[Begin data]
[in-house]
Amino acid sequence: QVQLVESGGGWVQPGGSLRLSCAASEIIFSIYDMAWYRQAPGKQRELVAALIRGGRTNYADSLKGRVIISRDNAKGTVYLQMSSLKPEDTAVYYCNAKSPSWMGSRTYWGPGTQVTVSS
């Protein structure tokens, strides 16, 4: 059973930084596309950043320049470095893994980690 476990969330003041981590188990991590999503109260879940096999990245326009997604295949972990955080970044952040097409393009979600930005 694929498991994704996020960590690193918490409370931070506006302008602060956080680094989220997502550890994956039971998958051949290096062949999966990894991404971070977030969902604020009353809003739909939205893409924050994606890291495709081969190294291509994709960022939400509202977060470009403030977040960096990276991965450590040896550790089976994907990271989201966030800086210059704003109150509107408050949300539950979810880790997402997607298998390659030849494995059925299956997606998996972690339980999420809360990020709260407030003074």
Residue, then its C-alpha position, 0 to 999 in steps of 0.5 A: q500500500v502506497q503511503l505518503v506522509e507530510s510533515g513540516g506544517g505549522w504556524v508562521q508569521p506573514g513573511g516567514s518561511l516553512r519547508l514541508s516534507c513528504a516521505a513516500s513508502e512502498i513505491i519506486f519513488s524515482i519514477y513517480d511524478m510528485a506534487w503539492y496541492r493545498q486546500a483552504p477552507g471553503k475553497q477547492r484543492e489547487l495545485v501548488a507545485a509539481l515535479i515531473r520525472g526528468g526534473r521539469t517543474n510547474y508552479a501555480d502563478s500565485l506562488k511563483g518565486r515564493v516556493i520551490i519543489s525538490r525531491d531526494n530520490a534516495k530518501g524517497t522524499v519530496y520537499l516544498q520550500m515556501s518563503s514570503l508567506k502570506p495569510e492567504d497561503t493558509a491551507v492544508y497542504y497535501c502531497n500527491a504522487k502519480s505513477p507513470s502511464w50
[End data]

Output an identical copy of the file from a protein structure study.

[in-house]
Amino acid sequence: QVQLVESGGGWVQPGGSLRLSCAASEIIFSIYDMAWYRQAPGKQRELVAALIRGGRTNYADSLKGRVIISRDNAKGTVYLQMSSLKPEDTAVYYCNAKSPSWMGSRTYWGPGTQVTVSS
């Protein structure tokens, strides 16, 4: 059973930084596309950043320049470095893994980690 476990969330003041981590188990991590999503109260879940096999990245326009997604295949972990955080970044952040097409393009979600930005 694929498991994704996020960590690193918490409370931070506006302008602060956080680094989220997502550890994956039971998958051949290096062949999966990894991404971070977030969902604020009353809003739909939205893409924050994606890291495709081969190294291509994709960022939400509202977060470009403030977040960096990276991965450590040896550790089976994907990271989201966030800086210059704003109150509107408050949300539950979810880790997402997607298998390659030849494995059925299956997606998996972690339980999420809360990020709260407030003074």
Residue, then its C-alpha position, 0 to 999 in steps of 0.5 A: q500500500v502506497q503511503l505518503v506522509e507530510s510533515g513540516g506544517g505549522w504556524v508562521q508569521p506573514g513573511g516567514s518561511l516553512r519547508l514541508s516534507c513528504a516521505a513516500s513508502e512502498i513505491i519506486f519513488s524515482i519514477y513517480d511524478m510528485a506534487w503539492y496541492r493545498q486546500a483552504p477552507g471553503k475553497q477547492r484543492e489547487l495545485v501548488a507545485a509539481l515535479i515531473r520525472g526528468g526534473r521539469t517543474n510547474y508552479a501555480d502563478s500565485l506562488k511563483g518565486r515564493v516556493i520551490i519543489s525538490r525531491d531526494n530520490a534516495k530518501g524517497t522524499v519530496y520537499l516544498q520550500m515556501s518563503s514570503l508567506k502570506p495569510e492567504d497561503t493558509a491551507v492544508y497542504y497535501c502531497n500527491a504522487k502519480s505513477p507513470s502511464w50